#1
As the thread name says, is your attack very important when playing legato?
I notice when i try and incorporate legato and alternate picking together sometimes it sounds sort of... not fluent / unbalanced.
Is this something that changing my attack on the string should be able to correct? I like having a sort of strong attack when i play. Should i try and change this when playing legato etc or should i try and make my hammerons and pulloffs stronger?

Any sort of feedback would be appreciated.

Thank you (:
#2
Yes, you should try to balance the level of your pick attack with the level of your hammer-ons and pull-offs.

Hammer-ons are the limiting factor. Eventually, there will be a point where hammering harder or faster really doesn't result in any more volume. You should be able to get more volume from a pull-off than from a hammer-on. You should be able to get more volume from a pickstroke than from a pull-off. If you want to achieve a true, legato sound, then you should try to match the level of your pull-offs and the level of your pickstrokes to the level of your hammer-ons.
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#3
Are you making your hammer-ons and pull-offs as loud as the note that was originally picked? If your hammers and pull-offs are quiet, then you'd have an imbalance: your picked notes have a steady volume, but your hammer-ons and pull-offs are quieter/duller.

You should be able to get equal volume pretty easily with distortion/overdrive; it's a little bit harder on the clean channel, you just have to work at it.
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#4
Quote by Prophet of Page
Yes, you should try to balance the level of your pick attack with the level of your hammer-ons and pull-offs.

Hammer-ons are the limiting factor. Eventually, there will be a point where hammering harder or faster really doesn't result in any more volume. You should be able to get more volume from a pull-off than from a hammer-on. You should be able to get more volume from a pickstroke than from a pull-off. If you want to achieve a true, legato sound, then you should try to match the level of your pull-offs and the level of your pickstrokes to the level of your hammer-ons.


TS, listen to this man, he knows what he's talking about.

It's also worth noting that a well aimed accented pickstroke in an otherwise legato line can add a very nice sense of rhythm or a well placed change of tone, so that's definitely something to consider.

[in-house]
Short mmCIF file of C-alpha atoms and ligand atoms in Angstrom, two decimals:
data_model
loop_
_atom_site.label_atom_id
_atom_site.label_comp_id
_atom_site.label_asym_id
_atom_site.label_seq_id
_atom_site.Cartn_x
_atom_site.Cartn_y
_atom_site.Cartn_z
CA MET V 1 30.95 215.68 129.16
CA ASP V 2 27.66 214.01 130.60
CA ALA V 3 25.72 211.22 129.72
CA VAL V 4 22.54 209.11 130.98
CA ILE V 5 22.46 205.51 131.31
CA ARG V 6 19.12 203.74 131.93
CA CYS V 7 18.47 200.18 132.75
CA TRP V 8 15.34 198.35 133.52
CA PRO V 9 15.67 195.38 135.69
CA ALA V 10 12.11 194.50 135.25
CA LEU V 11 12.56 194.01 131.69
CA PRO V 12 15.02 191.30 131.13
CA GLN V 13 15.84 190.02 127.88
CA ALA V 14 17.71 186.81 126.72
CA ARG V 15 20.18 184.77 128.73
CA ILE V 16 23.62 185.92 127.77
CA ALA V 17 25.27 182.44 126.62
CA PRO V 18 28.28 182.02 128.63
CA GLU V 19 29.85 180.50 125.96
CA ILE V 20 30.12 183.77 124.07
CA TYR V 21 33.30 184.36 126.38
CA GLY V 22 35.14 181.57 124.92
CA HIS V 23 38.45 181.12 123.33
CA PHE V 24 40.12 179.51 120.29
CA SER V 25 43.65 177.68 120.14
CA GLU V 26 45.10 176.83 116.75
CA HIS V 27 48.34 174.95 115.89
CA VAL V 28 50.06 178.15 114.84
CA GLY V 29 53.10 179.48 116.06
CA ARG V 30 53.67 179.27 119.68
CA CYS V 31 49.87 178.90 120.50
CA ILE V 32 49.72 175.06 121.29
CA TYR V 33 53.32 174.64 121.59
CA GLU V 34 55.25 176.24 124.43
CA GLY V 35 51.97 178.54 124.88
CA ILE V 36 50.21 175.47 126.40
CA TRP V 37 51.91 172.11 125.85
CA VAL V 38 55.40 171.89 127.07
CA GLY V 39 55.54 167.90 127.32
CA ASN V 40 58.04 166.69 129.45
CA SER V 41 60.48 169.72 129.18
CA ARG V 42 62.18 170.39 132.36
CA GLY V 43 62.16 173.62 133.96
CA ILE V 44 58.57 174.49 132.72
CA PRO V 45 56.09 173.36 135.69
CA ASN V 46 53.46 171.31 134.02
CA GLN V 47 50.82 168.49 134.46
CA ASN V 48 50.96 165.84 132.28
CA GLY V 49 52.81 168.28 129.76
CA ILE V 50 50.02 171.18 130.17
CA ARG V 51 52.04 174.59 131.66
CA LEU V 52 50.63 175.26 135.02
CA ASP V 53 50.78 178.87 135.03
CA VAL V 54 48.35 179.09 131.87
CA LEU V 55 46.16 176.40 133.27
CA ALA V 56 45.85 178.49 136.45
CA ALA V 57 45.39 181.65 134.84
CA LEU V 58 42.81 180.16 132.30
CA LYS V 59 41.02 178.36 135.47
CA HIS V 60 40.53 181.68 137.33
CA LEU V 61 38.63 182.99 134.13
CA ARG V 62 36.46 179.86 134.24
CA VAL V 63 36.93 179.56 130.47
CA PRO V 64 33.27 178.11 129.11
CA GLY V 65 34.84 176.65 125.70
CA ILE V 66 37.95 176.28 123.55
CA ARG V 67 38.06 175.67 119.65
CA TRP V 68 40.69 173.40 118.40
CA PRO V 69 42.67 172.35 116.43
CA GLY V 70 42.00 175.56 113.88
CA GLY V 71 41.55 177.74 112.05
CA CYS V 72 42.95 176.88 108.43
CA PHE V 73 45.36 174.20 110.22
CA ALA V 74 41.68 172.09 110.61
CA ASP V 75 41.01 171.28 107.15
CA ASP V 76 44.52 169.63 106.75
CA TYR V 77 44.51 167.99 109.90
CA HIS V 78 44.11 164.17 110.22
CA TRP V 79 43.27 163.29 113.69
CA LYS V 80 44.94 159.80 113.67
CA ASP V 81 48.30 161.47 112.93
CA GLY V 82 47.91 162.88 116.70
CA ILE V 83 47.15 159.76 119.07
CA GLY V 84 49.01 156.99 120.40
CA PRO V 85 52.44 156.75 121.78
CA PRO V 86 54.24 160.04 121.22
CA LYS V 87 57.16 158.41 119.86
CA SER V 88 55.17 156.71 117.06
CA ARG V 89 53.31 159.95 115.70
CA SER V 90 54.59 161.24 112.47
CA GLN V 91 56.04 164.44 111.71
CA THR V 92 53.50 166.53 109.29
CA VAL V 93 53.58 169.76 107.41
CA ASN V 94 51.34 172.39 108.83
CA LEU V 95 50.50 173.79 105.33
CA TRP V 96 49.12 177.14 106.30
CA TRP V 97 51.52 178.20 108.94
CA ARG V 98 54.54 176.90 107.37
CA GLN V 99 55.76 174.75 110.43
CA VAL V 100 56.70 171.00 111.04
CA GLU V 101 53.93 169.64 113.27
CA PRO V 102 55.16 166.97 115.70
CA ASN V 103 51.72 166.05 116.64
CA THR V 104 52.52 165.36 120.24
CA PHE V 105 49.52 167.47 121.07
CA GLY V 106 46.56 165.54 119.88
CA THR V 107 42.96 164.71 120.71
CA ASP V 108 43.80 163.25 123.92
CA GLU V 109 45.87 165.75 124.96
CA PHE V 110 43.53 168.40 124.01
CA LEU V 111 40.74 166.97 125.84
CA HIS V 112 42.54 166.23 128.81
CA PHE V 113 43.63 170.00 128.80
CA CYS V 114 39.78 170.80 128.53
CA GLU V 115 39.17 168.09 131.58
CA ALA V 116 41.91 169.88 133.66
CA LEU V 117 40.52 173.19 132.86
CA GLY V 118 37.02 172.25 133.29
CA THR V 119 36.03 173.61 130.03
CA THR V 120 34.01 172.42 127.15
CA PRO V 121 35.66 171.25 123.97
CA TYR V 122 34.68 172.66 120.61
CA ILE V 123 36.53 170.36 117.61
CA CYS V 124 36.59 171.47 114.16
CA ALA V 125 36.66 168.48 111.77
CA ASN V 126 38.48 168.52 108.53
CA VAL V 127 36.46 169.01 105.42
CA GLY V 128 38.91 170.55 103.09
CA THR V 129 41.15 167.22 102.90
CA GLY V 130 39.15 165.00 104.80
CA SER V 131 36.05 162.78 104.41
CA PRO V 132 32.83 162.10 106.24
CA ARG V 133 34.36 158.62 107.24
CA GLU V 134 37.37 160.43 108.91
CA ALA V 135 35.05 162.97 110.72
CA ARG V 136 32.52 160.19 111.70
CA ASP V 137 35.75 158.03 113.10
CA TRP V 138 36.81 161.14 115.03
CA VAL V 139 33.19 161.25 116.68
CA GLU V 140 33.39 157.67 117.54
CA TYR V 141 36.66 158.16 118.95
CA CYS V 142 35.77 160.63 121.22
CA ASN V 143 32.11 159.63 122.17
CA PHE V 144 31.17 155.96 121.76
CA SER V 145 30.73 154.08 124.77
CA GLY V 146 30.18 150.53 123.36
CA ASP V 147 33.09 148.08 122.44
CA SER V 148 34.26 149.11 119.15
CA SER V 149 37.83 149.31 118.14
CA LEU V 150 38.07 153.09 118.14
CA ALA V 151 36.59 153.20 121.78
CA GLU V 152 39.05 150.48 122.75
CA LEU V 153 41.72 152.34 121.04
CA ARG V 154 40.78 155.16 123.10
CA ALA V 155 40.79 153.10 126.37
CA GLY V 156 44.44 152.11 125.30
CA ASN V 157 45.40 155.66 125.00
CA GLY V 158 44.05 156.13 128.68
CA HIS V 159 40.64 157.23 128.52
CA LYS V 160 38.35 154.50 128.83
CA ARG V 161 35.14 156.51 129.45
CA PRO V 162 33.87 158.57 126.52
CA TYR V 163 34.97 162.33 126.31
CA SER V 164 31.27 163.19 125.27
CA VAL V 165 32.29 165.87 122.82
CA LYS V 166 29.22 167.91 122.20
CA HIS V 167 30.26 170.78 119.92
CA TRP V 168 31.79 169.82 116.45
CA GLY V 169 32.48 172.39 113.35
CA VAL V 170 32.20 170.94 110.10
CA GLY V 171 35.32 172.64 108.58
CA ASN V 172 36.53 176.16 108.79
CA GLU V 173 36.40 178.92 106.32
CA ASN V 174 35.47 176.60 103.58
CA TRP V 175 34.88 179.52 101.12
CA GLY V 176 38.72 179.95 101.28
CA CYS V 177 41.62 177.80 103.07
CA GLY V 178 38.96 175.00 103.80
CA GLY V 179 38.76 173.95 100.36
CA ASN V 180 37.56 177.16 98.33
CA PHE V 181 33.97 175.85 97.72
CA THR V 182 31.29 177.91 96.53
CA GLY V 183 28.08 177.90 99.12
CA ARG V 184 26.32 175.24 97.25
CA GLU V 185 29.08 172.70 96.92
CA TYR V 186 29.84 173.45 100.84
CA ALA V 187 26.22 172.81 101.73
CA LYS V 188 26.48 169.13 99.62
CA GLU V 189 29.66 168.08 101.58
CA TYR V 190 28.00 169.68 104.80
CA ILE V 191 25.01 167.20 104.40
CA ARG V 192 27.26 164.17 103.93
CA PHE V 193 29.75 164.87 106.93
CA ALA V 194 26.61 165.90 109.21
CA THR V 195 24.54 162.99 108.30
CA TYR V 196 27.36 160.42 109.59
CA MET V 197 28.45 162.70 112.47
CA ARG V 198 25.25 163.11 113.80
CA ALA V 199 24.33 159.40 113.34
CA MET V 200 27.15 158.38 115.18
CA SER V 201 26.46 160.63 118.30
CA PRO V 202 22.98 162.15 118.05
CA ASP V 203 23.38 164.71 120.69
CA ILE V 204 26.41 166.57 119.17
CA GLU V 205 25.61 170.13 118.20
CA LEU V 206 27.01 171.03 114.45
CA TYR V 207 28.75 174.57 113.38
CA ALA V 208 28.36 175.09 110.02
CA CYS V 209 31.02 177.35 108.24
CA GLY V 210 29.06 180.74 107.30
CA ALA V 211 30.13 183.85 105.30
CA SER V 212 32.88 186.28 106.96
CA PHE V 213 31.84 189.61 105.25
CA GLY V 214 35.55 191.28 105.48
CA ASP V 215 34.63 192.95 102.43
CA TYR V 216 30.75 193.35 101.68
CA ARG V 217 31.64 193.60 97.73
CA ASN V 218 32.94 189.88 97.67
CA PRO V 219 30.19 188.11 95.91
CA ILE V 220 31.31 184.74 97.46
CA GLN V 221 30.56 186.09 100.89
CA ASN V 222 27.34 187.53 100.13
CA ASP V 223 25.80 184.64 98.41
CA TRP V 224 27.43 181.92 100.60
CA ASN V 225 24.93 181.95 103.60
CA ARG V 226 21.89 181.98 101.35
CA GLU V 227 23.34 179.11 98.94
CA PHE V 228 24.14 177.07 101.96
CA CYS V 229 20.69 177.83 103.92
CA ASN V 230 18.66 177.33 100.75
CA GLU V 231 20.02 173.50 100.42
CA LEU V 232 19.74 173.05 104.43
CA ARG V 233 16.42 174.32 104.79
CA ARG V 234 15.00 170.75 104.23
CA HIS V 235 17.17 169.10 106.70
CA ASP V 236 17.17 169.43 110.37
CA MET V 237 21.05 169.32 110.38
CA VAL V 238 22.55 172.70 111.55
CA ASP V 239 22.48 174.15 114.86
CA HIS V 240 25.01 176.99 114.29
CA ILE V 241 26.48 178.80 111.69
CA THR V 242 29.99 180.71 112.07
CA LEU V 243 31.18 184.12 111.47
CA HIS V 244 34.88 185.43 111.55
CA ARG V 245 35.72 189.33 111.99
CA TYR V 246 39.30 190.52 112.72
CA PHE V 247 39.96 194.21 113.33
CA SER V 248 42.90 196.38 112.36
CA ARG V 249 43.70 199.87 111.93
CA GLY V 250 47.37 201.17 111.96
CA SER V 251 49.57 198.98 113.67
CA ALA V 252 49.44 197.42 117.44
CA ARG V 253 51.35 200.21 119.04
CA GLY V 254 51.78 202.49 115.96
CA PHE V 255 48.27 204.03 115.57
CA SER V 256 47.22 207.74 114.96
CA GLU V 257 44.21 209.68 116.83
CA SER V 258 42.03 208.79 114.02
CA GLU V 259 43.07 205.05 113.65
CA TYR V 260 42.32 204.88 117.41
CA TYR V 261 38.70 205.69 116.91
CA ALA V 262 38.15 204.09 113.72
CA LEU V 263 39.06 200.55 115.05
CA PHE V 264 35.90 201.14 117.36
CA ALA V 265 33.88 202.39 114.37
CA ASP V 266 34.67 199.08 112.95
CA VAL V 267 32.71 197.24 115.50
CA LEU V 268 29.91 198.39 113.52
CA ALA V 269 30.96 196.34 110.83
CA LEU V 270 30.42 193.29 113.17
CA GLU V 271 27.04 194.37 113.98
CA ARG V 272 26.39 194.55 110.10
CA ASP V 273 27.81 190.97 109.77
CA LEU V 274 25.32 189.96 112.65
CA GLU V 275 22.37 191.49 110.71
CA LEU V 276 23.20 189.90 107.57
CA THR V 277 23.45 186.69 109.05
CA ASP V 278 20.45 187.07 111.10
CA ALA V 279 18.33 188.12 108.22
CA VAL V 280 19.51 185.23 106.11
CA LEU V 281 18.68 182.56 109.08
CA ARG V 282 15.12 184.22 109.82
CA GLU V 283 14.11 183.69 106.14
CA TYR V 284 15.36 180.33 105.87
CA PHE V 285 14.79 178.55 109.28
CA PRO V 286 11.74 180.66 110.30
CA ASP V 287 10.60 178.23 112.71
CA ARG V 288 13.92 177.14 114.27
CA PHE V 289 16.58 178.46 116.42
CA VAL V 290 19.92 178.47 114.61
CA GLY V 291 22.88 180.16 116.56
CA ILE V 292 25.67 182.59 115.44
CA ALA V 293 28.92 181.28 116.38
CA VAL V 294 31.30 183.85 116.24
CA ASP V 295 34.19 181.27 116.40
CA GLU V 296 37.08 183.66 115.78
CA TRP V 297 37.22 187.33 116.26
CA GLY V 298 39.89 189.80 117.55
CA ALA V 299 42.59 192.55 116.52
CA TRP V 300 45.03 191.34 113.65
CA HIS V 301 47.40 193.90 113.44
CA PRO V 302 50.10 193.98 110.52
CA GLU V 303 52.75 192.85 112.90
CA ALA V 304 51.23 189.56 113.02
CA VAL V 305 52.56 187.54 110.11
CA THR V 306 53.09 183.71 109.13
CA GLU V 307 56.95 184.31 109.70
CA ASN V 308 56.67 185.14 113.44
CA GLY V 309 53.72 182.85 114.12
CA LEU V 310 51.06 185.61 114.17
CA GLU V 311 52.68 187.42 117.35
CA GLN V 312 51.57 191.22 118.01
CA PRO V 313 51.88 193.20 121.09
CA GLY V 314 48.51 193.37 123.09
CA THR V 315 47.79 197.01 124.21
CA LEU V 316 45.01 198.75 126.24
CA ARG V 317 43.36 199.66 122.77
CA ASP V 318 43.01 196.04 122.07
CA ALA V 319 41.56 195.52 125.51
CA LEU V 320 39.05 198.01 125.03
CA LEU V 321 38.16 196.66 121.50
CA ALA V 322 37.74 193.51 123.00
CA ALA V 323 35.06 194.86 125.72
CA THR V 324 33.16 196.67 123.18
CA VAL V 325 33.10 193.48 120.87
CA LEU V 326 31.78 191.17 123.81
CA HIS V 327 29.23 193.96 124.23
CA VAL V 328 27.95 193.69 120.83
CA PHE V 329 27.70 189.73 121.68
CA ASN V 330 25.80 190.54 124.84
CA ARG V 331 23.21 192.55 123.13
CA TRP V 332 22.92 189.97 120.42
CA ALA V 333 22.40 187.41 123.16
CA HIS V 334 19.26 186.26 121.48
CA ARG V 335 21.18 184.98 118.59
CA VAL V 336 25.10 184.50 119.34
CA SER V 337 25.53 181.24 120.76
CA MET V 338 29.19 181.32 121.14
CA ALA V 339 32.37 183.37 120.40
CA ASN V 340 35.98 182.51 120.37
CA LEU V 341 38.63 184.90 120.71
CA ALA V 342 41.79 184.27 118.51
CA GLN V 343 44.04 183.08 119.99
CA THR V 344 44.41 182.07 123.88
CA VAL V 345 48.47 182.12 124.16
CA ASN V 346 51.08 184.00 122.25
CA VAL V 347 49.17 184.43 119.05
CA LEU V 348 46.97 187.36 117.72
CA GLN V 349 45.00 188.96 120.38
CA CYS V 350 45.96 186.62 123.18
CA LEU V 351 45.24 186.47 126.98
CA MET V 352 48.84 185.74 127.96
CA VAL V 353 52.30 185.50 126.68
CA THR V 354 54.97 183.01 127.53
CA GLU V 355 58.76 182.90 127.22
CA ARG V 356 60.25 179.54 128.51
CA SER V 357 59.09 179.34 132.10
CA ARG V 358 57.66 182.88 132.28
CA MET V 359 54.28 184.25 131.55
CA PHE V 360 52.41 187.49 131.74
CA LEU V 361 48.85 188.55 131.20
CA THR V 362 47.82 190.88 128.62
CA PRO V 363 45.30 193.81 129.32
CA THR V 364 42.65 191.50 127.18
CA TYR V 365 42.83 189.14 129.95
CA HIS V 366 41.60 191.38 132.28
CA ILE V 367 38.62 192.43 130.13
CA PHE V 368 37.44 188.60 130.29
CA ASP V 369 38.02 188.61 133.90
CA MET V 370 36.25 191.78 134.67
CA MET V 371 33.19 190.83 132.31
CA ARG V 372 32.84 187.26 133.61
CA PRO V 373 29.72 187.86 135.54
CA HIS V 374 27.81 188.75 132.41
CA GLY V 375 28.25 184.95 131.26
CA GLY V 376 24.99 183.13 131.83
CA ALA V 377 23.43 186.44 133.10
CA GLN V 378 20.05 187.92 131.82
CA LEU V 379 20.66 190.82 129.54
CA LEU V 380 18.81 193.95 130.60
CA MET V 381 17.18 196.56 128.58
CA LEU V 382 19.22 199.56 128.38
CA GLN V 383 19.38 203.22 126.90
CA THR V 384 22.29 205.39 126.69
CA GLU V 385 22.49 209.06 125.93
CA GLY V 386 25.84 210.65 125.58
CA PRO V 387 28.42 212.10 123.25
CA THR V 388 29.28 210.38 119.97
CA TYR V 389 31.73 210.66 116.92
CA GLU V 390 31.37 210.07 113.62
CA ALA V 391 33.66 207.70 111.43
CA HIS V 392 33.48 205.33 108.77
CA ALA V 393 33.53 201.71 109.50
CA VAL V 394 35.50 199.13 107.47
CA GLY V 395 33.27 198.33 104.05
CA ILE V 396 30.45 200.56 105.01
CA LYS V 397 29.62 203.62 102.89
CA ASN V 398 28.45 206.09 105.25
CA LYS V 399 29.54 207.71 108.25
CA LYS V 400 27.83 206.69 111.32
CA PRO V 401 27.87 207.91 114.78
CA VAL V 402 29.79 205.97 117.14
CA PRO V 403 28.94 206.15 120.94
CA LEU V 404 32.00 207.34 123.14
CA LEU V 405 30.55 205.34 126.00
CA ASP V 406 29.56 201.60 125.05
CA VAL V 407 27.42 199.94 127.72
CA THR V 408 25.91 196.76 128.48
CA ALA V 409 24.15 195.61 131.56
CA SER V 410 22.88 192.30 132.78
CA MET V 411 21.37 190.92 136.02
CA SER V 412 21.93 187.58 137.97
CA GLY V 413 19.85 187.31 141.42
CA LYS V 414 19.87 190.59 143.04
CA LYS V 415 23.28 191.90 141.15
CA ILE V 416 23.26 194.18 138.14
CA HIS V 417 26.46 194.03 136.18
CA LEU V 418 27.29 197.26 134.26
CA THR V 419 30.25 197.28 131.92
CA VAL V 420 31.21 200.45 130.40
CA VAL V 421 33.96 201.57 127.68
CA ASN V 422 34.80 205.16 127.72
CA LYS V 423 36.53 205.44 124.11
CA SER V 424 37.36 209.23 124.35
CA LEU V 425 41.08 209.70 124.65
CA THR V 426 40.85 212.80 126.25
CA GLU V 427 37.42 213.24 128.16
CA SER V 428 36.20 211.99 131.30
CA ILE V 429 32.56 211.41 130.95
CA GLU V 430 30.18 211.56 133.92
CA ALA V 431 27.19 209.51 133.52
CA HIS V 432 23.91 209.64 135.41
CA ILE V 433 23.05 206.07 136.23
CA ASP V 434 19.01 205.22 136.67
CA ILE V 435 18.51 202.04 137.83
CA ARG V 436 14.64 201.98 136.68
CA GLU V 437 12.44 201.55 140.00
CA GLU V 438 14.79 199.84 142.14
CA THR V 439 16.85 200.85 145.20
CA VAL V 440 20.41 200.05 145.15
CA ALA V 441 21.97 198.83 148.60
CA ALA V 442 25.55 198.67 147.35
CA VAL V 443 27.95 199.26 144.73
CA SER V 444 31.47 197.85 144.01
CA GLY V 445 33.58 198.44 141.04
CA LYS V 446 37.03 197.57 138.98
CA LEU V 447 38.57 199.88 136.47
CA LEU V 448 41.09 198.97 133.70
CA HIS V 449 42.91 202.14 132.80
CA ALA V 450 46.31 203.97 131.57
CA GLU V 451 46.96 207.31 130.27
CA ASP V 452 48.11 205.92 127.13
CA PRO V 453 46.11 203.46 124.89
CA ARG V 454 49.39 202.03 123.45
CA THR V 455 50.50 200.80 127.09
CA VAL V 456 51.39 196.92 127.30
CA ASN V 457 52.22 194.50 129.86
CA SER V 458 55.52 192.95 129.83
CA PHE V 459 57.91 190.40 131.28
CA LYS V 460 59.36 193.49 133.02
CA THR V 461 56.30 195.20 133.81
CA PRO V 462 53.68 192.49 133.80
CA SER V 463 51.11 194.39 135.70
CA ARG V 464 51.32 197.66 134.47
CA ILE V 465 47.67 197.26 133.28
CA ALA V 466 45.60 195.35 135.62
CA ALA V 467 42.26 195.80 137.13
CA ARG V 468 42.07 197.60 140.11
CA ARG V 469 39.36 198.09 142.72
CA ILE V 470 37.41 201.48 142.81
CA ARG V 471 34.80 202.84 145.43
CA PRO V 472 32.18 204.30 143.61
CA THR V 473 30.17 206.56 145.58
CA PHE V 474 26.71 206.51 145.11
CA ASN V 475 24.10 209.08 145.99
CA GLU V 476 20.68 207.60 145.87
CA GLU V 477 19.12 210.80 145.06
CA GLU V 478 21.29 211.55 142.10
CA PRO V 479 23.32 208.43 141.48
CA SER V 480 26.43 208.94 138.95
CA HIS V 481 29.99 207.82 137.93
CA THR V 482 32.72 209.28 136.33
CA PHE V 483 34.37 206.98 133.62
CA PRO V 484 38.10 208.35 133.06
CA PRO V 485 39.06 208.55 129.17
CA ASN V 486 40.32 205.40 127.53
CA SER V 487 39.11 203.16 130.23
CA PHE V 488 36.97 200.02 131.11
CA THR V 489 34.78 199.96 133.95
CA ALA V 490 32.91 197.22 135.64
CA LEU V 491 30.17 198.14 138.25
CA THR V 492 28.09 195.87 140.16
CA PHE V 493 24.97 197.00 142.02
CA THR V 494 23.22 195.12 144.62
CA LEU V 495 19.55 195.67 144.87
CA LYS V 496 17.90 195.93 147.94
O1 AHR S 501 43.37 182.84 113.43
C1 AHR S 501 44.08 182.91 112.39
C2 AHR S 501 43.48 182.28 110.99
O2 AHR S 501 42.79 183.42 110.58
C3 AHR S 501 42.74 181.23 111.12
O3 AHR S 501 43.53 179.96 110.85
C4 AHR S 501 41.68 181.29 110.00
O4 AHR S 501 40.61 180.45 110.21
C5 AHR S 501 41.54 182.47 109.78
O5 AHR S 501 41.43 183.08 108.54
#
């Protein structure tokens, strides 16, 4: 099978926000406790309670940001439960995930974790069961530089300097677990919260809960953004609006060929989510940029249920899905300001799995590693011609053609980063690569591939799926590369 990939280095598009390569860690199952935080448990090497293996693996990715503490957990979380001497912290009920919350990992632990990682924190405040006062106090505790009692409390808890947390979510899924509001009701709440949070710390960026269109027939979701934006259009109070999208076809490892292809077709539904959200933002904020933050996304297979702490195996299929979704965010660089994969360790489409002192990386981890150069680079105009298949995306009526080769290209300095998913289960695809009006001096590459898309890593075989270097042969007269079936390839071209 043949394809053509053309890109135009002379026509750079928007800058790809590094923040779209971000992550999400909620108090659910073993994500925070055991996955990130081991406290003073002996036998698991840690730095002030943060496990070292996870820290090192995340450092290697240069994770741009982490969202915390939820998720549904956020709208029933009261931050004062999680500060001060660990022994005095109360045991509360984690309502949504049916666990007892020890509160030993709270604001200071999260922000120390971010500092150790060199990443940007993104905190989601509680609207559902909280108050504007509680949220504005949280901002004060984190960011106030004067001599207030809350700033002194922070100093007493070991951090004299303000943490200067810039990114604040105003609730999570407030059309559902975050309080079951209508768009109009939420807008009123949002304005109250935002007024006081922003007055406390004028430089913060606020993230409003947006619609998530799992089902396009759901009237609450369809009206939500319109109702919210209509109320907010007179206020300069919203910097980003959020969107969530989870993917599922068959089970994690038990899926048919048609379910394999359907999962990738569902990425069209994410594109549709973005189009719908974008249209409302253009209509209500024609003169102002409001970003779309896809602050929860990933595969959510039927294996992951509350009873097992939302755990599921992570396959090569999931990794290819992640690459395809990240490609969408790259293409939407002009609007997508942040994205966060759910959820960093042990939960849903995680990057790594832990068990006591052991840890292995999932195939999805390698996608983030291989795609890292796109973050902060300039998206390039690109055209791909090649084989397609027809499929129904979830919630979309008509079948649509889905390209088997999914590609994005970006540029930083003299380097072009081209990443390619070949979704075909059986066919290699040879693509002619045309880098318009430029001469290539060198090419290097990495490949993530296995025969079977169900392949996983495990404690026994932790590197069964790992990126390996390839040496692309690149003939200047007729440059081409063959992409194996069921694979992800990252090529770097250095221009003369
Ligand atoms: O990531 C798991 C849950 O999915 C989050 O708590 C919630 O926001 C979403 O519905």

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#5
Quote by Zaphod_Beeblebr
TS, listen to this man, he knows what he's talking about.

It's also worth noting that a well aimed accented pickstroke in an otherwise legato line can add a very nice sense of rhythm or a well placed change of tone, so that's definitely something to consider.


How can a pull off be louder than the hammer on that preceded it? My understanding of physics is that a pull off can only have a percentage of the sound that was provided it by the hammer on that preceded it?

I'll note that I'm not a very good guitar player and that my pull offs are way too quiet.

Is someone going to tell me my technique of simply lifting off my finger for a pull off is wrong and that I should add a lateral strum motion with my finger as I pull off?
#6
Quote by cbara
Is someone going to tell me my technique of simply lifting off my finger for a pull off is wrong and that I should add a lateral strum motion with my finger as I pull off?


Yes, actually; that's a proper pull-off. Try to slide your finger off the string towards the ground.
Nothing that is worthwhile in life will ever come easy.
#7
Quote by cbara
How can a pull off be louder than the hammer on that preceded it? My understanding of physics is that a pull off can only have a percentage of the sound that was provided it by the hammer on that preceded it?

I'll note that I'm not a very good guitar player and that my pull offs are way too quiet.

Is someone going to tell me my technique of simply lifting off my finger for a pull off is wrong and that I should add a lateral strum motion with my finger as I pull off?


Basically yes, if you don't have the little strumming motion from your fingers then you won't be able to make the technique work for very long and a lot of legato lines will be physically impossible.

If you're not going to do the pull off and want to go with the lift off then to make it work you're going to have to go with the Holdsworth style of "all hammers" as it's sometimes called. I don't know anywhere near enough about that to really teach it but my basic understanding is that instead of pulling off you lift off one finger and hammer with the one behind it at the exact same time. If you want to know any more than that you'll have to wait for someone who knows it better than me to turn up, I really can't help you beyond that.